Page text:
Amadeus (1984)

Amadeus (1984)
  • Time: 160 min
  • Genre: Biography | Drama | Music
  • Director: Milos Forman
  • Cast: Tom Hulce, F. Murray Abraham, Elizabeth Berridge


Antonio Salieri believes that Mozart’s music is divine. He wishes he was himself as good a musician as Mozart so that he can praise the Lord through composing. But he can’t understand why God favored Mozart, such a vulgar creature, to be his instrument. Salieri’s envy has made him an enemy of God whose greatness was evident in Mozart. He is set to take revenge.


  • After you’ve seen a few, biopic can become fairly repetitive. They show a scene or two about the topic’s childhood, the show a few moments that craft the subject’s character, show the breakthrough, optional fall from grace, and death. The film is linear, well made and wins some Oscars..

    But here’s Amadeus, a film that could’ve easily dropped the more interesting aspects of the play and done a linear narrative. But it keeps the perspective of Salieri, long after the action takes place, in the asylum. That adds a whole layer to the film. Also, not having the camera follows Mozart’s every move shows that even in his prime, a composer isn’t the center of the world.

    Amadeus is an impossibly lavish film: like the similarly timed- Barry Lyndon, costumes and makeup are luscious, and the sets and decorations are grand. The opera scenes are incredible. Visually and technically, the film is marvellous.

    Then we get into the characters. The film focuses on the one-sided clash between jealous Salieri and childish Mozart. It makes the film more interesting than simply showing Mozart’s life. I found the clash relateable: there’s always someone who’s better than you at anything, though they may not be the eccentric Mozart is.

    I found it wrong that everyone speaks in a plain English accent, while making reference to “our language, German”. Also the film runs long, longer than it could have. And lastly, I don’t know what to get out of it. The end is quite nihilistic. Mediocrity. You lose. But they can’t spoil one of the best biographical films ever. 8/10!

  • “I was staring through the cage of those meticulous ink strokes – at an absolute beauty.”

    Milos Forman’s epic biopic on arguably the world’s most famous classical composer is nothing short of compelling. Peter Shaffer, who wins one of the film’s eight Academy Awards for Best Adapted Screenplay, adapts his own acclaimed stage play of the same name for the big screen.

    The film is set in the late 18th century and is told in a flashback narrated by an aged Antonio Salieri living in a mental asylum. Salieri was a competent court composer who became envious when he realized Wolfgang Amadeus Mozart had godlike musical gifts that he had always desired. Soon, Salieri became mad with jealousy and began plotting the downfall of Mozart, even harbouring thoughts of murdering him.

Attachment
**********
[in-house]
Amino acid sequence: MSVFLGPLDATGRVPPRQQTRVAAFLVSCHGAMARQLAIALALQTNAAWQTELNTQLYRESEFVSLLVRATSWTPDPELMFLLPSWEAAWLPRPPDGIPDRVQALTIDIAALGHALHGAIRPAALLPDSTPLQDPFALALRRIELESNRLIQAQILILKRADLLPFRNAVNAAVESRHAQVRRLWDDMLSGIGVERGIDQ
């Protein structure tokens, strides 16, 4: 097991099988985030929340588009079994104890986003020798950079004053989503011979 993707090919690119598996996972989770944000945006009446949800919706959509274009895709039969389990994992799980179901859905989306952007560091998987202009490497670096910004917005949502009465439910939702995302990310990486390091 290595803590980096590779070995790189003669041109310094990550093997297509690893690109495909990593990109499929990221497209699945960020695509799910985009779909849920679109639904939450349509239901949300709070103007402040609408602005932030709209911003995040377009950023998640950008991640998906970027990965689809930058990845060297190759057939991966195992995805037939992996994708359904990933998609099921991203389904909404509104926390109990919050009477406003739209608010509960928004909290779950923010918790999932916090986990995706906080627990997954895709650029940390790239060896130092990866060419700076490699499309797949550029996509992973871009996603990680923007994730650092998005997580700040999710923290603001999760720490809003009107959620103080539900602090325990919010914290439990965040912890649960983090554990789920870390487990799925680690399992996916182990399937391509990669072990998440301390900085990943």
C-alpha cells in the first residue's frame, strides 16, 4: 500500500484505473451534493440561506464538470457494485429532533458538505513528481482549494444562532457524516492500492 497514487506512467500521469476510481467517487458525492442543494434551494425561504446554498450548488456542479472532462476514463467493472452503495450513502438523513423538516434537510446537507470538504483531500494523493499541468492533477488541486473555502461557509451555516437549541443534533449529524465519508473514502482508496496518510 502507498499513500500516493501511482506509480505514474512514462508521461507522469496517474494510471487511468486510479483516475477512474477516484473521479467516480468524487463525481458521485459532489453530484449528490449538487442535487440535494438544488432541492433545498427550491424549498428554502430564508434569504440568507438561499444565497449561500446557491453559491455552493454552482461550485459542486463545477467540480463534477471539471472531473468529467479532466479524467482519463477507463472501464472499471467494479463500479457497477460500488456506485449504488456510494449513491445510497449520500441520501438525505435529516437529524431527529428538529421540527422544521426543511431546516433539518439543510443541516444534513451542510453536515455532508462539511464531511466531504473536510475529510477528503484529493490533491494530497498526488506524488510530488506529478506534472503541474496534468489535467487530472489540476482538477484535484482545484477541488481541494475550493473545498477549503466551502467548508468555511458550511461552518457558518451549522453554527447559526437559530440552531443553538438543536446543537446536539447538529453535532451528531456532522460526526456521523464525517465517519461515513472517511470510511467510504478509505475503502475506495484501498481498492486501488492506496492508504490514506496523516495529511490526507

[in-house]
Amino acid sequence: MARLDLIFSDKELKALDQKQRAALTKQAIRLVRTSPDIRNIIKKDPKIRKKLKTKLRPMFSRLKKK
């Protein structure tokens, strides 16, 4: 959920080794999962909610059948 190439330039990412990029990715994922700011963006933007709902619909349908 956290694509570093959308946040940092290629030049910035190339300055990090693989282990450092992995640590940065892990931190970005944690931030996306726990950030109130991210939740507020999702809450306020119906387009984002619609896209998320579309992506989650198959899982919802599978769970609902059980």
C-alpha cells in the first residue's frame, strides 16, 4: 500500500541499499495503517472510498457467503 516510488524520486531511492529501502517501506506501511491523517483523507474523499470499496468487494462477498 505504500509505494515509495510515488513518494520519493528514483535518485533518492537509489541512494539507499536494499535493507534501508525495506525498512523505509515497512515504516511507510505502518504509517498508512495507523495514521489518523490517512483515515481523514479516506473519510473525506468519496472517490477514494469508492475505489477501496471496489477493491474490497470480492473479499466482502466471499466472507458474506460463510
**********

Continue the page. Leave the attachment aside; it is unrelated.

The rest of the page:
History revealed that Mozart was poisoned to death. But was it Salieri who really murdered him? Amadeus explores the myth and dumbfounds us even further by subtly inferring that it may be and may not be Salieri who killed Mozart. The apparent greatness of Forman’s film is that it even prompts us to believe that there is a possibility that Mozart may have worked himself to death. The mystery remains unclear.

    But Forman’s film is not an account of Mozart’s death, but rather a celebration of his life and his music and how Salieri’s own pales in comparison. The contrast is obvious. Mozart is portrayed as a rude, impish, and womanizing figure while Salieri is religious, shuns alcohol, and has good social manners. Yet God chooses to bestow incredible musical talent on the former.

    Stage actor F. Murray Abraham who wins an Oscar for his role as Salieri gives an excellent, nuanced performance. And for a character who barely reveals his emotions to anyone, Abraham manages to accomplish that through the minimal use of facial expressions. He is so skillful that the subtle acting invites us to show sympathy towards his character even though he is portrayed as ‘an ambiguous villain’ in the film.

    On the other hand, Tom Hulce’s Oscar-nominated turn as Mozart is energetic, vibrant, and he tops it up with a silly but infectious high-pitched laugh that is perhaps what is remembered best by many.

    Amadeus not only deals with the rivalry between the two central characters, but Salieri’s love-hate relationship with God as well. This creates a triangular tension which brings a more satisfying depth to the film. Forman’s decision to film most of the scenes in his native homeland of Czechoslovakia pays off wonderfully, contributing to the film’s realism as many of the city’s architecture dates back to Mozart’s era.

    Amadeus is surprisingly engaging despite its subject matter and that it runs close to three hours. The brilliant selection of Mozart’s compositions (conducted and supervised by Neville Marriner) that make up the film’s heavenly soundtrack is, in my opinion, the defining factor that makes Amadeus such a sumptuous, glorious period epic.

    GRADE: A- (8.5/10 or 4 stars)
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